The founder of Second Life, Philip Rosedale, recently started another company, LoveMachine, a crowdsourced review and bonus system (among other projects). Here’s how the company’s website describes the operation:
We are also a different kind of company. Instead of interviewing to work here, you just get to work. If you’d like to join our team, first sign up at the worklist, where you can see and bid on the jobs we need done, then enter our live workroom and talk to other team members!
LoveMachine attempts to be completely transparent, and to introduce market-based price discovery systems for jobs that are typically done by employees in a traditional bureaucratic structure.
I wondered whether we could imagine a newsroom being so transparent and open: Publishing worklists that are open for bidding, granting open access to a live workroom, allowing anyone to collaborate.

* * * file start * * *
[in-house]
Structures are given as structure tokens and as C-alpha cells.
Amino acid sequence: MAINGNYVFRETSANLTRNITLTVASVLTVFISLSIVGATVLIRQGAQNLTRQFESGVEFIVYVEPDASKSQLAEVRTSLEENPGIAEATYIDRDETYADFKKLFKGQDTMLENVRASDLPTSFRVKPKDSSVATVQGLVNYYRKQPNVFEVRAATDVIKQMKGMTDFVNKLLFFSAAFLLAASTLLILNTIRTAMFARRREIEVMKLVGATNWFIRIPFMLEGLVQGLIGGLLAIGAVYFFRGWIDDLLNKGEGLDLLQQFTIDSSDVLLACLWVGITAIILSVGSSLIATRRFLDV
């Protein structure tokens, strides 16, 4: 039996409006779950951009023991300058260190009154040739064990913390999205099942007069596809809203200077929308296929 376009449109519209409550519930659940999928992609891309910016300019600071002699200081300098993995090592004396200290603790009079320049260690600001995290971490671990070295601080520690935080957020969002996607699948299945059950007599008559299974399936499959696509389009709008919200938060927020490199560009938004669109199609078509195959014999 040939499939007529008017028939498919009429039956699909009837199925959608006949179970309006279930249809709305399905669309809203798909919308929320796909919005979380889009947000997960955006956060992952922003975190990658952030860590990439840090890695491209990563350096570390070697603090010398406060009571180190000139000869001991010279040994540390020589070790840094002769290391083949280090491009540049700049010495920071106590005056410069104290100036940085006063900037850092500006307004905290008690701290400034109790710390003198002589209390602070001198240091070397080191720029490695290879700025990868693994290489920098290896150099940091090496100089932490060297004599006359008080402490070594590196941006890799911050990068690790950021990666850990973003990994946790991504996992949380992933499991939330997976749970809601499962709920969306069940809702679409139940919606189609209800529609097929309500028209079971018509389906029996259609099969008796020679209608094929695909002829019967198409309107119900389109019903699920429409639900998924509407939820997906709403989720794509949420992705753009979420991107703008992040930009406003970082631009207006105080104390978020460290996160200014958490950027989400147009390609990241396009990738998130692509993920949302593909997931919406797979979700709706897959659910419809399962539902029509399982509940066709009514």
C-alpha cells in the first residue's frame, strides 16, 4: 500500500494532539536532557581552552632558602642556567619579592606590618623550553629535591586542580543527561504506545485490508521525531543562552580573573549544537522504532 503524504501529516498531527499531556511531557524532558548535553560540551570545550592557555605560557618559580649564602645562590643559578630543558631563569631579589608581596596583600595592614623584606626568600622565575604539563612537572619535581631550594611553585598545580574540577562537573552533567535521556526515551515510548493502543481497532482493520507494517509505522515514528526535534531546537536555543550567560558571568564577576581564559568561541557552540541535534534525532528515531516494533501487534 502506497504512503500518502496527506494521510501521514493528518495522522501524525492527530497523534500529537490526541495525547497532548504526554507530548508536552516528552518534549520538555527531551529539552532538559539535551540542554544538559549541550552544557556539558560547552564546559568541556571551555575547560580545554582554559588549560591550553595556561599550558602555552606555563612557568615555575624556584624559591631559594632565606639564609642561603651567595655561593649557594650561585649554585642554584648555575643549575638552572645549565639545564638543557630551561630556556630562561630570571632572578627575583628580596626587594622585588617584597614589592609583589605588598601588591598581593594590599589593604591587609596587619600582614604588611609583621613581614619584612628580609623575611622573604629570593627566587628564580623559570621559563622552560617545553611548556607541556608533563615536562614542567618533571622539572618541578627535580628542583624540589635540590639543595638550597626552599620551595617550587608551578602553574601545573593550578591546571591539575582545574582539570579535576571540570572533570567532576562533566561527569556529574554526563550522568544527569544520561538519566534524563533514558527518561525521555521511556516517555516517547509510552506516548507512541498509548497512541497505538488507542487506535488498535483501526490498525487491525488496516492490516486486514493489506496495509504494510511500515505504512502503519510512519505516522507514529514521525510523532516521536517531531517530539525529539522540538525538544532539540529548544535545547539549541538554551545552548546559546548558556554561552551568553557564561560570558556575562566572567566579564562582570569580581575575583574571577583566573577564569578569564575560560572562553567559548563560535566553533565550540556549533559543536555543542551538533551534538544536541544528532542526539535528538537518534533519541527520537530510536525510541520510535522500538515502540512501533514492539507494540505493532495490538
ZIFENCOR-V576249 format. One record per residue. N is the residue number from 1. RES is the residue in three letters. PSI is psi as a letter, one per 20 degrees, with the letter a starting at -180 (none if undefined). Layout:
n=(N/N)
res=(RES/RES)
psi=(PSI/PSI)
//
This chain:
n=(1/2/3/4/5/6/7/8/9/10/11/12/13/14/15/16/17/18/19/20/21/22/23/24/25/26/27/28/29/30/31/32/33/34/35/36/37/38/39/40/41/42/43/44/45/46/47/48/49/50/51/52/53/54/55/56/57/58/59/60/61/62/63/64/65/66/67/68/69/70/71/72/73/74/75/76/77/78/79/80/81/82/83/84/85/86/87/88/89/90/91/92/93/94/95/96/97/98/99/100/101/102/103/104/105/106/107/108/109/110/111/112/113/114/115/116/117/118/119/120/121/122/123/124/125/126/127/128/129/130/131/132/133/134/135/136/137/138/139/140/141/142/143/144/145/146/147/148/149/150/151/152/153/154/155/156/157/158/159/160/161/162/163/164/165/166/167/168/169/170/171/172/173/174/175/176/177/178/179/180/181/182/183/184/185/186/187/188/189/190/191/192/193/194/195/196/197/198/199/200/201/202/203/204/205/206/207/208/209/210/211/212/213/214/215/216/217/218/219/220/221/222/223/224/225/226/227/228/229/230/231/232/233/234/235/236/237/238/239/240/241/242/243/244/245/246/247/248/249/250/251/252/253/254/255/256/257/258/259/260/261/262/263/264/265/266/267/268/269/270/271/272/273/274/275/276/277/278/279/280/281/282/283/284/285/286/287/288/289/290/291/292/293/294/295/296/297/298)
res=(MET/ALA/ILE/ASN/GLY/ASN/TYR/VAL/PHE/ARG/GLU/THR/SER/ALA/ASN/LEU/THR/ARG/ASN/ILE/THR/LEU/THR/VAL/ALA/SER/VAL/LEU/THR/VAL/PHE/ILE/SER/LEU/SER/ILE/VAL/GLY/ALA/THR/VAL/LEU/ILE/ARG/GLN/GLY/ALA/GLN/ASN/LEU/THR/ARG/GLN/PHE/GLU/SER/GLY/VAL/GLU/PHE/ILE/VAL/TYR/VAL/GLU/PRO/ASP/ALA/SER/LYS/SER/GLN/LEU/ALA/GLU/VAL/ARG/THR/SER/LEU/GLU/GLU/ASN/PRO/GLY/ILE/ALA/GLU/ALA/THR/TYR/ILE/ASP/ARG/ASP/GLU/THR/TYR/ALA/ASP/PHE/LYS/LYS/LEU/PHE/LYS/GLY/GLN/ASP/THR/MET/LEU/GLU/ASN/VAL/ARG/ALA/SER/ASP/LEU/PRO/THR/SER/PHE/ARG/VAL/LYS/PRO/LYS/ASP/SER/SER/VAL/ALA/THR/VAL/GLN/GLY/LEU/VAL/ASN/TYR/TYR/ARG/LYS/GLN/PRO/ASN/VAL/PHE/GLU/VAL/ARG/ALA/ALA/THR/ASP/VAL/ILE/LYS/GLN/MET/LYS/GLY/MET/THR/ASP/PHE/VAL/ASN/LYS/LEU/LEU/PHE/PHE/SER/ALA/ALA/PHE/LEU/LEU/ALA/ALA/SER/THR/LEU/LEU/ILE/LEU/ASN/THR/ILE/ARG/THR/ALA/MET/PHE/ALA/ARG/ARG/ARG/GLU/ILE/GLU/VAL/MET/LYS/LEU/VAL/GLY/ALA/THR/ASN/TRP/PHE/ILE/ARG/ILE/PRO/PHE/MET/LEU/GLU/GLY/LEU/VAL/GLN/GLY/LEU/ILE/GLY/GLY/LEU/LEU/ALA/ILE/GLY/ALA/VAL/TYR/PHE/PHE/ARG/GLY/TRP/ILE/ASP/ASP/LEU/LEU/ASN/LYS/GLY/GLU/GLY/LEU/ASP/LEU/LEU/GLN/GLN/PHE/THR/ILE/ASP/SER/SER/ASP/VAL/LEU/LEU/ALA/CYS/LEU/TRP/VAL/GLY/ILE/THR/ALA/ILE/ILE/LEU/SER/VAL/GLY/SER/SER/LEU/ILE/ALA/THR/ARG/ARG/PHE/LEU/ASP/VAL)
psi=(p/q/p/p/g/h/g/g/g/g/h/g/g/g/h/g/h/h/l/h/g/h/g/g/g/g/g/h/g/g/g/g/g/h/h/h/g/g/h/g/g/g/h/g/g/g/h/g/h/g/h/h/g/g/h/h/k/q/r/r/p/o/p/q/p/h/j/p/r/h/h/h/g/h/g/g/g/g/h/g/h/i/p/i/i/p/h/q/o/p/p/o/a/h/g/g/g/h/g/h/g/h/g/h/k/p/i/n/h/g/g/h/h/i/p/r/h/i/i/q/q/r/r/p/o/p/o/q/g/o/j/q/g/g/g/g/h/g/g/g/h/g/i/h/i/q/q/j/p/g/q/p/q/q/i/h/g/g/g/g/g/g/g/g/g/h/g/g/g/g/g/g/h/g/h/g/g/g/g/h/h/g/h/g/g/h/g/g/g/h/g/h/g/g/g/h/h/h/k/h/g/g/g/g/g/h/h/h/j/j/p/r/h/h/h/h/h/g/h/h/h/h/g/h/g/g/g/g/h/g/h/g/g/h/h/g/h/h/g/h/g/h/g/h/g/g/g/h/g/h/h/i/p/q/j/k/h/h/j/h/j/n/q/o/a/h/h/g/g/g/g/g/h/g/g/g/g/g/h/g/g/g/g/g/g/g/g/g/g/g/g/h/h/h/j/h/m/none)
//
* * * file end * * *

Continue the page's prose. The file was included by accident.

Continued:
I met Philip Rosedale in Second Life and asked him what he thought about applying these principles to a media organization. What follows is an edited version of our conversation.
Philip, is LoveMachine an example of Scrum?
Philip Rosedale: That company started from scratch with not one line of code written. So we could do things completely differently in order to create software as efficiently, enjoyably and fast as possible.
Scrum is really becoming the mainstream way of looking at best practices. At LoveMachine we brought this to another level, for the whole company. We provide a tremendous amount of transparency. We ask people to bid for a small piece of work, or if you do a small piece of work, you set the price afterwards — we trust you. Psychological research — using brain scans — demonstrated that this tends to be much more rewarding than being paid upfront. Because people set their own prices, it makes them very engaged.